You could make an argument that blogging wasn't impressive. But unlike social this is much longer lasting. Anytime someone is looking through my posts, or reading through the Printful or they WooCommerce blog they could stumble onto Lift Off Summit. They could purchase the All-Access Pass or get on the newsletter for next year.

I also think the social proof that other people are talking about us is incredibly valuable.

Referrals were our #2 channel (excluding direct again). Between guest posts, our posts, and other people writing about us 161 people signed up.


Affiliates were the #3 channel and I'm happy about that. But I relied way too heavily on affiliates. I assumed they'd bring in 75% of my sales. Instead it was closer to 13%. That was a huge assumption on my part.

Since they drove biggest driver of traffic I'm definitely keeping the channel. But unlike this year I'm not going to count on traffic from affiliates. I'm going to make sure I can get all the traffic I need with my own marketing strategies and look at affiliate sales as bonuses and not plan for them.

Bonjoro 🐻

Bonjoro let me send personal video messages which were great.


I used Chatra for live chat. I had 23 chats and solved all sorts of issues. A few email deliverability issues which I would have never known about if I didn't have some other way for users to contact me.

It also means I didn't have to build a contact page. 😛

Gumroad for an Online Summit

I love trying new toys which is why I wanted to break Gumroad in and see how it works for an online event.

Let me start with why I picked Gumroad. It's great for affiliates. You create a link for your affiliates and Gumroad saves that money in a separate account and pays them automatically. It's awesome.

Gumroad is good for certain things like the affiliate program. But there are some key pieces of functionality that it lacked (at least for me).

The tracking was disappointing. You can enter your Google Analytics code into Gumroad and it does send an eCommerce event to your account. Unfortunately, it's a separate session. So I see the transaction coming from someone with no history. That means I have a lot less data about what marketing channels are actually working.

And I couldn't figure out how to send eCommerce data to MailChimp. That means that I had to manually mark customers as VIP in MailChimp after they purchased so I could segment the list.

Those two features combined means I'll be playing with a new toy for the next event. It could very well be a membership system since that's what some of our viewers asked for. It means a bit more maintenance on my side but I will get better results.


Announcing Lift Off Summit

Lift Off Summit

I remember my first sale.

I was doing a lot of WordPress development at the time. During the day I worked for an advertising agency and we built high-end WordPress sites. In the evenings and on the weekends I was building smaller websites for friends. And it was exhilarating. Every day it felt like I learned something amazing and new. And that fueled the next days work.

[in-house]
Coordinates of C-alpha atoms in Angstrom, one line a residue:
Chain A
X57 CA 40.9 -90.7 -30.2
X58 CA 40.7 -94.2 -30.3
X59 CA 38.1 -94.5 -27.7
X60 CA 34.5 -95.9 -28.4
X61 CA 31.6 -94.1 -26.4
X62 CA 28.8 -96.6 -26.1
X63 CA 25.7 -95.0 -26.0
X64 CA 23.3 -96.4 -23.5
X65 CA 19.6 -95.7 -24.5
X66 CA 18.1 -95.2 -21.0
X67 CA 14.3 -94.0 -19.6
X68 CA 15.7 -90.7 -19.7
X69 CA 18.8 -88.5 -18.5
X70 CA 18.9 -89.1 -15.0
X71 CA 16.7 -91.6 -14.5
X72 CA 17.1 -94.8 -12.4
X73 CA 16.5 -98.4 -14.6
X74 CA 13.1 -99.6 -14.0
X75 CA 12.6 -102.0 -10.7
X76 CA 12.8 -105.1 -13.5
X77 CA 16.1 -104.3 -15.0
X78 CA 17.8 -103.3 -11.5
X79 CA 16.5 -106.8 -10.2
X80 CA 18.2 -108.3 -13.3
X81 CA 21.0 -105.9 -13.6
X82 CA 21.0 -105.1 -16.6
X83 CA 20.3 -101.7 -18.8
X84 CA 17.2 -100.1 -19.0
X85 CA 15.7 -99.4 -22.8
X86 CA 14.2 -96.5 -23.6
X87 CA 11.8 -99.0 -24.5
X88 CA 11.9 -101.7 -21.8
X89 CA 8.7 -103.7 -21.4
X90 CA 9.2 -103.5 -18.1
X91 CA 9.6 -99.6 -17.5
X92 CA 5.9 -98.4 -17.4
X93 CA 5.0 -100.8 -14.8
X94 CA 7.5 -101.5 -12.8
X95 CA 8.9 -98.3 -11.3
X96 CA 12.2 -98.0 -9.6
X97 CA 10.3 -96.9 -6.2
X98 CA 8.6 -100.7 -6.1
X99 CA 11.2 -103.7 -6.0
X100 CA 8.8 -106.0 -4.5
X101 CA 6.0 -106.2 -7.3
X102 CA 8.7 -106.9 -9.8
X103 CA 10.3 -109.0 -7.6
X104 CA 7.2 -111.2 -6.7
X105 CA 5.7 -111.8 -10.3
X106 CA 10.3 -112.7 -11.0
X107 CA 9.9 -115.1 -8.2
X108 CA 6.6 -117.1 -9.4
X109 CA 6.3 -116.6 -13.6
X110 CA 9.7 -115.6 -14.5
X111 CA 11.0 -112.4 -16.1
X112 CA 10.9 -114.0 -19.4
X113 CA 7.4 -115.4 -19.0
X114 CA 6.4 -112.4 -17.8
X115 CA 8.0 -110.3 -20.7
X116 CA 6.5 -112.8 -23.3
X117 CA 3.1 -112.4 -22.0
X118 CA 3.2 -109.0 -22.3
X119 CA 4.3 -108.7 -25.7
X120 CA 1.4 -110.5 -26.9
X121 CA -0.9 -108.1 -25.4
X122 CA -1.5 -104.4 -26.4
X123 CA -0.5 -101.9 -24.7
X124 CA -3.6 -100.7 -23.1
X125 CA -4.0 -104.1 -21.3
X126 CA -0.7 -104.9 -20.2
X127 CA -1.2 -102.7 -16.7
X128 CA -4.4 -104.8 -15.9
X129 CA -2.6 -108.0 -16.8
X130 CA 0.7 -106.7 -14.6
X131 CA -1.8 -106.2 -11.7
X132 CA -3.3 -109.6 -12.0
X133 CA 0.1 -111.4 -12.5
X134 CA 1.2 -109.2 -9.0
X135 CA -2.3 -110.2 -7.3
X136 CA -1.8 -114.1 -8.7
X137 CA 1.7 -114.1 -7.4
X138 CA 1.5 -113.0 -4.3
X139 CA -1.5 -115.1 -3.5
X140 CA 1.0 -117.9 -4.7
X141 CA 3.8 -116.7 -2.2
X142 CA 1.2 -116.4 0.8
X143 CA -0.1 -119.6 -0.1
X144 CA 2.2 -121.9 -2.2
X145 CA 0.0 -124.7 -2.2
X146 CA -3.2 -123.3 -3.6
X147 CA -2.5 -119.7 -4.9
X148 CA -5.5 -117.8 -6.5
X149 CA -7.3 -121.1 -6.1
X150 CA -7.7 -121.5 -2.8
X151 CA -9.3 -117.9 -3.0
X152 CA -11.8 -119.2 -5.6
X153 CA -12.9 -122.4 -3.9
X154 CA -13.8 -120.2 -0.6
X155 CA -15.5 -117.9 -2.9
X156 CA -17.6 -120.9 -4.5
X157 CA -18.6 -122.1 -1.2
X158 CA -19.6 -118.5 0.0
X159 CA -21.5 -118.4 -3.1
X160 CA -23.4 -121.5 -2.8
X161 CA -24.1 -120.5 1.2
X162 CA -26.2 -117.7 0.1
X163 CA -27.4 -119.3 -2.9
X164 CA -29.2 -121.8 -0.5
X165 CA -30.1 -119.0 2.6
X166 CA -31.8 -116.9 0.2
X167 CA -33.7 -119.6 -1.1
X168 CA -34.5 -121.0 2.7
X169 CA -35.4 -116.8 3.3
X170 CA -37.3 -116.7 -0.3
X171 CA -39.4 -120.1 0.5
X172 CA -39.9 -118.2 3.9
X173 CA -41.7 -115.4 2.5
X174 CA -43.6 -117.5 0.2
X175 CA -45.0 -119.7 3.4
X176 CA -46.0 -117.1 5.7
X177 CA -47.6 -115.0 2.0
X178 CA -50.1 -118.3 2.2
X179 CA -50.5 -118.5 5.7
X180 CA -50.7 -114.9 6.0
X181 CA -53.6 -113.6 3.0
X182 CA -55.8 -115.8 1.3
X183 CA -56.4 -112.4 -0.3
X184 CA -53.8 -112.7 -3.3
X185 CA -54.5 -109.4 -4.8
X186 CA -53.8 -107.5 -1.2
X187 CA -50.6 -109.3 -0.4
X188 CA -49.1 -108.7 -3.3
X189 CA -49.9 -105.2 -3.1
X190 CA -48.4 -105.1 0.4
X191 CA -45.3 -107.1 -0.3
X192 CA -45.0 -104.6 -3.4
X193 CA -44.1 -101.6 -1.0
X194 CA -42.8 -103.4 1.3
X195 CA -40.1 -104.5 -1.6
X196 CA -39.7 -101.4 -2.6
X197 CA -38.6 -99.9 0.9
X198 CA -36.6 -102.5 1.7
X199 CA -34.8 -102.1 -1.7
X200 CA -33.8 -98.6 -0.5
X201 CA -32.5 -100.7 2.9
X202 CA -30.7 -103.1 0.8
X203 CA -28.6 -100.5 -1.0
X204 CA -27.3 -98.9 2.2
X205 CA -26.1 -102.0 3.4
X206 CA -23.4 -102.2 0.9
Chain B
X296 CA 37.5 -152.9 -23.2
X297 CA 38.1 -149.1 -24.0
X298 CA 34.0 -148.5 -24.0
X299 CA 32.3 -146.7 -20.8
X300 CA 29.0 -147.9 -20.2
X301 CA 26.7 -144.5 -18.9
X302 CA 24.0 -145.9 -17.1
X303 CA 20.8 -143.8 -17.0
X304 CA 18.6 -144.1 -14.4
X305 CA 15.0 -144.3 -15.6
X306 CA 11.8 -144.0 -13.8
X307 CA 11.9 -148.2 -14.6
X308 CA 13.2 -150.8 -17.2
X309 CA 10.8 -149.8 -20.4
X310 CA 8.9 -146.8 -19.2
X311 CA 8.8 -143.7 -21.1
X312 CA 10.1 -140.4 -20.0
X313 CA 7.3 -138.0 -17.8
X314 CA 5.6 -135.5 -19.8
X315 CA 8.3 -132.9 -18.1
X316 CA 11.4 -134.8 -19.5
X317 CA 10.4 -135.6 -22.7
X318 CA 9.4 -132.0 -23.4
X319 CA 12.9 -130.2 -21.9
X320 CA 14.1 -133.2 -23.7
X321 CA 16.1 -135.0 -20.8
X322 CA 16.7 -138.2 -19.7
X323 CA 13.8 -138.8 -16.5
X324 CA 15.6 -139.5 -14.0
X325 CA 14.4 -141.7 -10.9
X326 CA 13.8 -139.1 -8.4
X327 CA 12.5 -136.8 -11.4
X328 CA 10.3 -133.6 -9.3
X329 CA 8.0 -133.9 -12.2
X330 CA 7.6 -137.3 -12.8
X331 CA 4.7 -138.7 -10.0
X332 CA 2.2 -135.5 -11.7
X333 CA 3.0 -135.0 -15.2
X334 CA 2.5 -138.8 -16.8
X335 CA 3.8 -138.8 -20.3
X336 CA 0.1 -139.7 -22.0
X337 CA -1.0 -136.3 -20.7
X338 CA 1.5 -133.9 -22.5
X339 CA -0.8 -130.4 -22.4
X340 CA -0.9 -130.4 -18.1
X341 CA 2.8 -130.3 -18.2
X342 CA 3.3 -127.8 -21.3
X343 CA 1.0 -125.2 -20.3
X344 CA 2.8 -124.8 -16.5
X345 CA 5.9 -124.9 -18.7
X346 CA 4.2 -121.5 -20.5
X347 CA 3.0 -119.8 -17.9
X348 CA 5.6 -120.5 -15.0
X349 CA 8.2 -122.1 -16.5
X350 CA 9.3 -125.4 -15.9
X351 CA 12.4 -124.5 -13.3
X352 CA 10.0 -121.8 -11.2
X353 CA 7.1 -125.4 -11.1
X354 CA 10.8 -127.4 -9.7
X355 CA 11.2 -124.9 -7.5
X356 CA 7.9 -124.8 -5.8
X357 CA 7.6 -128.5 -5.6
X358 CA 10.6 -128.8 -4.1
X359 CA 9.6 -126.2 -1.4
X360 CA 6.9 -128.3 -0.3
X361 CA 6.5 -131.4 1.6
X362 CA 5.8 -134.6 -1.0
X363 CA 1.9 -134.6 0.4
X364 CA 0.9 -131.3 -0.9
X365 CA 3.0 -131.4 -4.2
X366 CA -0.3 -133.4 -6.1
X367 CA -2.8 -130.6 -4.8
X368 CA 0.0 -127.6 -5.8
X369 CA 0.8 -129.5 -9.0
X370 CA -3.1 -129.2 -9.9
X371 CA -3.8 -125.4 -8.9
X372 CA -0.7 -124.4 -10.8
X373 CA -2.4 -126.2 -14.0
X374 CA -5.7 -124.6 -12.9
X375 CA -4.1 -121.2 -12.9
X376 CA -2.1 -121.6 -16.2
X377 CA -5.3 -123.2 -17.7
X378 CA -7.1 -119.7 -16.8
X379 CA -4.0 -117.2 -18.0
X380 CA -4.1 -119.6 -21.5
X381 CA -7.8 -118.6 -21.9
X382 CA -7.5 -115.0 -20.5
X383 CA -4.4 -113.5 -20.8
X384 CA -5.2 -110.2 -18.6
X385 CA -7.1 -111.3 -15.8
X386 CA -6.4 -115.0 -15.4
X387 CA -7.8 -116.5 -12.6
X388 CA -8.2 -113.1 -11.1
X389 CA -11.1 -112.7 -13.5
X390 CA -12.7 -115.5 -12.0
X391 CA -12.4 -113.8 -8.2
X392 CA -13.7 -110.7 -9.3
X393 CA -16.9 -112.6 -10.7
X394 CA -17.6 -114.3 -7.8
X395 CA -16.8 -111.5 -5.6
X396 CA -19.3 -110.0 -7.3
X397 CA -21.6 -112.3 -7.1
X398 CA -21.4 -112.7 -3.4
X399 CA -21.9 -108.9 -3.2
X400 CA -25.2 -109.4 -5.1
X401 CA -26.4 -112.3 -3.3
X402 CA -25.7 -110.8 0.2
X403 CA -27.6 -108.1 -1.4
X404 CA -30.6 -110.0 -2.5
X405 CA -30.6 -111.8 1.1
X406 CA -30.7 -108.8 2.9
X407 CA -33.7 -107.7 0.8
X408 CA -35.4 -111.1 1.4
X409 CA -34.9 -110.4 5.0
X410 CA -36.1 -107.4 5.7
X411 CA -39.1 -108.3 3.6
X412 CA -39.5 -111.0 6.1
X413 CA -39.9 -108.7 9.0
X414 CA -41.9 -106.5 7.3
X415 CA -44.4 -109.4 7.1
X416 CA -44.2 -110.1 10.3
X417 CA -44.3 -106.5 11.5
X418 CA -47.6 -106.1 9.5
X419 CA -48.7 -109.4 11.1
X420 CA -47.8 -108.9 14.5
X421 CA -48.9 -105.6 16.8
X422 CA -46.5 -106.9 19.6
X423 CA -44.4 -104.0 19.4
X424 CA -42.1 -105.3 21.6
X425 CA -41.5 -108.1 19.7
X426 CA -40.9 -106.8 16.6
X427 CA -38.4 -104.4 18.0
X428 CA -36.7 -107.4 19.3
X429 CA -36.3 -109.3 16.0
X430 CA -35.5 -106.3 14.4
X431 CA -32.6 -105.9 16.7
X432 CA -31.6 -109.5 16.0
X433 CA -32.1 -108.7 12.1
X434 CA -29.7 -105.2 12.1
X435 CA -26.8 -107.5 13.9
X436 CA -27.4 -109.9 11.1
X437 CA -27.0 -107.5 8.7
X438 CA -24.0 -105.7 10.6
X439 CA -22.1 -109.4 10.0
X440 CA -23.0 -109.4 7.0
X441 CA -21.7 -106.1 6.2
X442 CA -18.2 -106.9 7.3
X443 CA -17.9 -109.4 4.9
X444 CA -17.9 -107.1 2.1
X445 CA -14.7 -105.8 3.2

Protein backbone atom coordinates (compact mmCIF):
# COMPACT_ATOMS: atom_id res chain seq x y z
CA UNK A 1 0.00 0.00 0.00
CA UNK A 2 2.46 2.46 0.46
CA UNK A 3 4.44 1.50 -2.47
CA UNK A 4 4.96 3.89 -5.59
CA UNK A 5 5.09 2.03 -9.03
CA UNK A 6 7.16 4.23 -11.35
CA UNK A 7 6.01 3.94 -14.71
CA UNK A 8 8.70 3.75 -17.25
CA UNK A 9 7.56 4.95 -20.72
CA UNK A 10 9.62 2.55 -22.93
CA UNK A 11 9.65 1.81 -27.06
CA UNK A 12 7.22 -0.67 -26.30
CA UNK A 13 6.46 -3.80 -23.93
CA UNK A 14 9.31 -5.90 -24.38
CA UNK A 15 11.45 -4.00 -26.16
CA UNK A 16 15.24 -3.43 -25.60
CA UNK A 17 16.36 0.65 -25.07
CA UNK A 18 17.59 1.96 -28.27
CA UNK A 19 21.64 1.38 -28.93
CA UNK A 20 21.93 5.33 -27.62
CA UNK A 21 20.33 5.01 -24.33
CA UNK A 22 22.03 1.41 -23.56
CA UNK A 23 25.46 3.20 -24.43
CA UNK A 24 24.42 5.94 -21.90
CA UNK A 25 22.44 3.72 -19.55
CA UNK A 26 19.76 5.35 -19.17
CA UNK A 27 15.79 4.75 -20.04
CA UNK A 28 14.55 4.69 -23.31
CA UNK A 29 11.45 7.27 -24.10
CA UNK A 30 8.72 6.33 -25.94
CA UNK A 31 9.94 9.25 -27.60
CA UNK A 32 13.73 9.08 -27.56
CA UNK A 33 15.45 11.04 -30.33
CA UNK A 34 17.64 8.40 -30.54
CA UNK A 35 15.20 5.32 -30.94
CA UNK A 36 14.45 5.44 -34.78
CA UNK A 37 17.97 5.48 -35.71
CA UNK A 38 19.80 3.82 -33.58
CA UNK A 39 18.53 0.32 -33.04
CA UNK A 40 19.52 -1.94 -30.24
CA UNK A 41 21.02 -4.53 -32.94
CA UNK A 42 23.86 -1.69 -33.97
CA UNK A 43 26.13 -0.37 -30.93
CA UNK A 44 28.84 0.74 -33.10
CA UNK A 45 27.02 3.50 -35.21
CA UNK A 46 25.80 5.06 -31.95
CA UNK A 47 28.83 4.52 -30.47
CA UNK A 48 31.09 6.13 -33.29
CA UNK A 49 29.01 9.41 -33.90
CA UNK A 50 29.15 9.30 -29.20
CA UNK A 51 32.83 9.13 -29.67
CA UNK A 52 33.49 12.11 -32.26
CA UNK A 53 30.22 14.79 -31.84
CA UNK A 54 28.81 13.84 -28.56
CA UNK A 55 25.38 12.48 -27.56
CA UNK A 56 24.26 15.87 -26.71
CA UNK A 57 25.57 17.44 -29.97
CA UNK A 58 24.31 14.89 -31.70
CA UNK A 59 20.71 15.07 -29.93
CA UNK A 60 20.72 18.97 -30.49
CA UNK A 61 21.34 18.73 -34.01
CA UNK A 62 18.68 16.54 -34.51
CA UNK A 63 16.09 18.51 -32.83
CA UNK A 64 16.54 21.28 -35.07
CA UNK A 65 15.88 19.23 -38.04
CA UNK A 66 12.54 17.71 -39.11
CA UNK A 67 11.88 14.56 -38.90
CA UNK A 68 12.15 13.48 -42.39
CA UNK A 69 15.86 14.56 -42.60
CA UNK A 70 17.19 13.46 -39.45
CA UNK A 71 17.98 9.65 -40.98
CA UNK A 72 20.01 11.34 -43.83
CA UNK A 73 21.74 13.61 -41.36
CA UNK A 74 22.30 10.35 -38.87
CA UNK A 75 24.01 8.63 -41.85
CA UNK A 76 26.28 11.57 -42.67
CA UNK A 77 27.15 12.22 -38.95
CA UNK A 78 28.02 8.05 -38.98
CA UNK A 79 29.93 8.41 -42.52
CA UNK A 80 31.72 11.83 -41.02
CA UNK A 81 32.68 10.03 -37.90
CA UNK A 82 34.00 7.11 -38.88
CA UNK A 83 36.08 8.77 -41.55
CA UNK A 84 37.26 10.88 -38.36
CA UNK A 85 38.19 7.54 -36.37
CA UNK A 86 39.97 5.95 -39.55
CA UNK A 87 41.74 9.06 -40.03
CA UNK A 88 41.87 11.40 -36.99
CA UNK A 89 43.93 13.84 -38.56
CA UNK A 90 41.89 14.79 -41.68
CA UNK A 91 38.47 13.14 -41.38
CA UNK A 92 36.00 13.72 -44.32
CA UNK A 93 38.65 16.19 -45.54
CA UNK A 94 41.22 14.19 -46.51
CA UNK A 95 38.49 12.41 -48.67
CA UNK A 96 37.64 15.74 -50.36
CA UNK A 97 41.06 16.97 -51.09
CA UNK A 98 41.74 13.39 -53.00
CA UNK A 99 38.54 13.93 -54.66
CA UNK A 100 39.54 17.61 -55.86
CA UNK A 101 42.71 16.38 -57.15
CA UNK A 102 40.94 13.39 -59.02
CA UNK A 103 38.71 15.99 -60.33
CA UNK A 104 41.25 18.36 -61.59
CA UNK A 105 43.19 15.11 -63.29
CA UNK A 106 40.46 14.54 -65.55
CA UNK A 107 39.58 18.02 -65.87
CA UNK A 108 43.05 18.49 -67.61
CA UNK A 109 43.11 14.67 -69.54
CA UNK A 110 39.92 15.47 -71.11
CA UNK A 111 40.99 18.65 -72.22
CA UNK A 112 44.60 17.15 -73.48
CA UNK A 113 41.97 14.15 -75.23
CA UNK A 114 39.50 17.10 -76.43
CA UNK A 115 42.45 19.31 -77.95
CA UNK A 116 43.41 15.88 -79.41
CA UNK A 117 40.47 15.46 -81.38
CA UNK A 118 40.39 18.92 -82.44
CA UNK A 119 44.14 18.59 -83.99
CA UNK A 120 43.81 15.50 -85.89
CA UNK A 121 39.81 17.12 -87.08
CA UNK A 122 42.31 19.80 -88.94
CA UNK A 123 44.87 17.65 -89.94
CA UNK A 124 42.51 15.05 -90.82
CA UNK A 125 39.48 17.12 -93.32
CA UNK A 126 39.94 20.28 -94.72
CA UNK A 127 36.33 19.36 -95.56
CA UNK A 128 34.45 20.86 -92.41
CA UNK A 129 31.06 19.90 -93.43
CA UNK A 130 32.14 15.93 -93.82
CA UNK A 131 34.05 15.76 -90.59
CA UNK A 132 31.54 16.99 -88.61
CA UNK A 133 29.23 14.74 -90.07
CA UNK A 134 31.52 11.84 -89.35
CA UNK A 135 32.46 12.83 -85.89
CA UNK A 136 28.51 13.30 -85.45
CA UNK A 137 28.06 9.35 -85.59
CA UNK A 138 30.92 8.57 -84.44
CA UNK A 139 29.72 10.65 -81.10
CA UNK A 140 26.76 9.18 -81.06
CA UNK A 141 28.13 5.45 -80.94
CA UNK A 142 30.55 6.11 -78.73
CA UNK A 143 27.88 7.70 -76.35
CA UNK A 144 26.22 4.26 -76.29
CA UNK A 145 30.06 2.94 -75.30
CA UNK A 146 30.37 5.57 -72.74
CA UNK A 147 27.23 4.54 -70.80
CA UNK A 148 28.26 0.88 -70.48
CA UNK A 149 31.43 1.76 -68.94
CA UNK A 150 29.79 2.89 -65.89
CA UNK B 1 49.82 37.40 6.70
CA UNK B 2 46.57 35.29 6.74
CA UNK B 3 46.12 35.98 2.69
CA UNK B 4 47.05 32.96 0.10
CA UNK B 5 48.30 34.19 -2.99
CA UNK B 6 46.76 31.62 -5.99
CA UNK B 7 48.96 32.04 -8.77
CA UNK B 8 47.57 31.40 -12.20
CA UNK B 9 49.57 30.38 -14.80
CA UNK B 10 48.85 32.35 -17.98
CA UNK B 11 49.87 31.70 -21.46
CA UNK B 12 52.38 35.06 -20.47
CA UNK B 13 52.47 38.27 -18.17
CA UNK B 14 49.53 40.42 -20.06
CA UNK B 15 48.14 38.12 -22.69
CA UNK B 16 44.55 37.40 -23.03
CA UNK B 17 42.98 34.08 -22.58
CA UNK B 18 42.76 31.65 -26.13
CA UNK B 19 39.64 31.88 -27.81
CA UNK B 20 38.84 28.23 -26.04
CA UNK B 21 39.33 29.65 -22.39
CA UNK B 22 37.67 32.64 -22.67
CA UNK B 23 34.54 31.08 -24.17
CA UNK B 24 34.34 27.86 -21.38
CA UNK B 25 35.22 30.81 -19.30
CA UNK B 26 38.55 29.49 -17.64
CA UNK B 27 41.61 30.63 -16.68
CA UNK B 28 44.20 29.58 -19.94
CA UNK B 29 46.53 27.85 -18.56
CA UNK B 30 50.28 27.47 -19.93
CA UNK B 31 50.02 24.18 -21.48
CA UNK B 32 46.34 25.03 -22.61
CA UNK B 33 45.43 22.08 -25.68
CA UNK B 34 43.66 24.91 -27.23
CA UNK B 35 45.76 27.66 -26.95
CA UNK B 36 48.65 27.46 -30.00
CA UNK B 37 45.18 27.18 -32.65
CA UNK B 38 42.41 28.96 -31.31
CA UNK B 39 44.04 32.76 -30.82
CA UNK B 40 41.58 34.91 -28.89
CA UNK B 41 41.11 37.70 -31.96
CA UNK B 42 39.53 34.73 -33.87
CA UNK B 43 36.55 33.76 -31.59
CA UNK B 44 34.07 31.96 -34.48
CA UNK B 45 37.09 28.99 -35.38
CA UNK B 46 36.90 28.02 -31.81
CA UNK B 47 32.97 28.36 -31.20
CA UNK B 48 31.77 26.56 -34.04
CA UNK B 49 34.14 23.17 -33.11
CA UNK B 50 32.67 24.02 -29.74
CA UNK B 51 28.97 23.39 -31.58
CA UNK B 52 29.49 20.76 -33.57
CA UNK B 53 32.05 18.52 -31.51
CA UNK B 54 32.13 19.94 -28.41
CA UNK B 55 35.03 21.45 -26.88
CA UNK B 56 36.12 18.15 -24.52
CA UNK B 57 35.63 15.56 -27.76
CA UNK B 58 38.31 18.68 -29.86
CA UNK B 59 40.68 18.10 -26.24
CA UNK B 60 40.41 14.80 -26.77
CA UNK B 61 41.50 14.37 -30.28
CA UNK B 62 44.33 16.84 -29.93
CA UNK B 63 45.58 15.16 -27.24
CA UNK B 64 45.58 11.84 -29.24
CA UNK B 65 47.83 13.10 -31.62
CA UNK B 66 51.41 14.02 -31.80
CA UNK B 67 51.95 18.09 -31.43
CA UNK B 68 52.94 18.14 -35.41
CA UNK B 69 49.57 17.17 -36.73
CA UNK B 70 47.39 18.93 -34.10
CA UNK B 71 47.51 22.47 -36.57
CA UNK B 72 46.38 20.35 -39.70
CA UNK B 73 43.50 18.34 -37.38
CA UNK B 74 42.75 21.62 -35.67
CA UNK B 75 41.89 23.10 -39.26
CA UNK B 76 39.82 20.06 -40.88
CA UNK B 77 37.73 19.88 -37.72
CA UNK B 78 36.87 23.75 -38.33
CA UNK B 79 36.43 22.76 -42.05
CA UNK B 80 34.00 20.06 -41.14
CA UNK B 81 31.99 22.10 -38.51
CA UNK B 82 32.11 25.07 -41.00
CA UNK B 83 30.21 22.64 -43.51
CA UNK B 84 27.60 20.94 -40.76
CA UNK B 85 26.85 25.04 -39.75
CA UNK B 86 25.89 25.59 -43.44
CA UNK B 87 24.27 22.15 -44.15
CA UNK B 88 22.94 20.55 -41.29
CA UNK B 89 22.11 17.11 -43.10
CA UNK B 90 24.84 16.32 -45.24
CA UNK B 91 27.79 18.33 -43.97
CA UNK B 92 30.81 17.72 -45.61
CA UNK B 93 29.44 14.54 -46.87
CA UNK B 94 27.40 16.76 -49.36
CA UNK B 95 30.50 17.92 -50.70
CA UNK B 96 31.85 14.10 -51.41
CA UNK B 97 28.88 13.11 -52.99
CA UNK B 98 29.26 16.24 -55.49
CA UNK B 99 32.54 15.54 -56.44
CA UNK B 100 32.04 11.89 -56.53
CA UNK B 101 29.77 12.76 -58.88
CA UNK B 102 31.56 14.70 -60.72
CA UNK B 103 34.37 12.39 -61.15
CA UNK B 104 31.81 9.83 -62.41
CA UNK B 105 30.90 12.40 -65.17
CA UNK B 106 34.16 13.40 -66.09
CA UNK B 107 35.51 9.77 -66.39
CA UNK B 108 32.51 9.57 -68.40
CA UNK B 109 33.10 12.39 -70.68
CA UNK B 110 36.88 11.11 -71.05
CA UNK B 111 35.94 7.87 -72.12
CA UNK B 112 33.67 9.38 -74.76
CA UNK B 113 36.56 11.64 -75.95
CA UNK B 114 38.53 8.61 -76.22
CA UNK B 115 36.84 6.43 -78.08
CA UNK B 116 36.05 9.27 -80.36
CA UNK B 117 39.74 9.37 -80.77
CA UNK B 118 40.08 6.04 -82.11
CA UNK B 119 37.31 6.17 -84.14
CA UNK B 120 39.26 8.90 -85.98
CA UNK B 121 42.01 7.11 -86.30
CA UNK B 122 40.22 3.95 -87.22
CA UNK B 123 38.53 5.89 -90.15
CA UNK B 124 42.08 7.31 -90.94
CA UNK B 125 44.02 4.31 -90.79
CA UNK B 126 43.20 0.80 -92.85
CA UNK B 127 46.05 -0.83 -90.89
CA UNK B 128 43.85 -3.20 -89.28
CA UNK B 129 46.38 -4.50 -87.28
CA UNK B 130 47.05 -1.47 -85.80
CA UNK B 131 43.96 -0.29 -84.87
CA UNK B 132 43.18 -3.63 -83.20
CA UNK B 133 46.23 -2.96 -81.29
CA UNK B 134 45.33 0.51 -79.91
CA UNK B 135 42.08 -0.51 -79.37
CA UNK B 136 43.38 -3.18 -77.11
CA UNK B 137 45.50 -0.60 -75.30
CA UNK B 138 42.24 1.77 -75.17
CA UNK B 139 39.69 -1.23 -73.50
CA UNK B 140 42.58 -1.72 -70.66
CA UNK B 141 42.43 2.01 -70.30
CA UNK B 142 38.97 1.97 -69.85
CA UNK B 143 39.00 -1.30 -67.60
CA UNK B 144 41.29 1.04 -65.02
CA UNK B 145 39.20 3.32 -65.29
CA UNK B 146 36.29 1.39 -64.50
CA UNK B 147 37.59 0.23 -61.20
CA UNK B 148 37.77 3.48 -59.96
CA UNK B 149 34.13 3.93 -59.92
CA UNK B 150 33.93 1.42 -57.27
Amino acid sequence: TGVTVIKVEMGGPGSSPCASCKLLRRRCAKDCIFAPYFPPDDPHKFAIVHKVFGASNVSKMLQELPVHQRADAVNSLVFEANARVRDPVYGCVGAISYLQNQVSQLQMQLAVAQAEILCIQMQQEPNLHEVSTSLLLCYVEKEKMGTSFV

My first premium plugin.

I built a plugin and launched it on WordPress.org which was fun. I happened to see a blog post from Pippin about Ninja Forms. I turned some custom code into a Ninja Forms plugin and they started selling it on their site. And in the summer of 2013 I got my first sale.

I think I earned something like $13. Not much. But enough to feel valued. Gradually over a year or two I developed a few more plugins and was generating a nice little income on the side.

I realize now that I was lucky because I partnered with a company that was doing all of the marketing. I was a developer for hire and they sold my plugin and took a cut.

But most people aren't that lucky.

Unrealized Potential

I spent the past couple years talking to eCommerce entrepreneurs. And time after time I'd hear about a store owner who spent hundreds or thousands on their store and they have no traffic.

They didn't know they should think about traffic. They thought if they built their website they'd automatically get traffic.

I don't blame them. It's an unknown unknown.

But when it happens – all that unrealized potential can be quite painful.

So when I left WooCommerce last year I started thinking about what I can add to the world. Curing cancer would be great but I have no idea how to do that.

Helping eCommerce entrepreneurs on the other hand is in my wheelhouse. I can do that. So I spent a few months playing with a few different ideas. And I figured I'd start at the beginning.

How do you get that first sale? How do you get the same feeling of exhileration that I got when I sold a tiny little plugin?

You have your logo, you have a product, you have quality product photos, and you even figured out how to setup an autoresponder in MailChimp. Now you just need your first customer.

Lift Off Summit

That's exactly what Lift Off Summit is about – getting your first customers.

I teamed up with BobWP and I interviewed ~20 marketing & eCommerce experts on how to get traffic to your site. We cover every major marketing channel and we compare the costs, the time to implement, the skills needed, and what type of products and industries work best with those channels.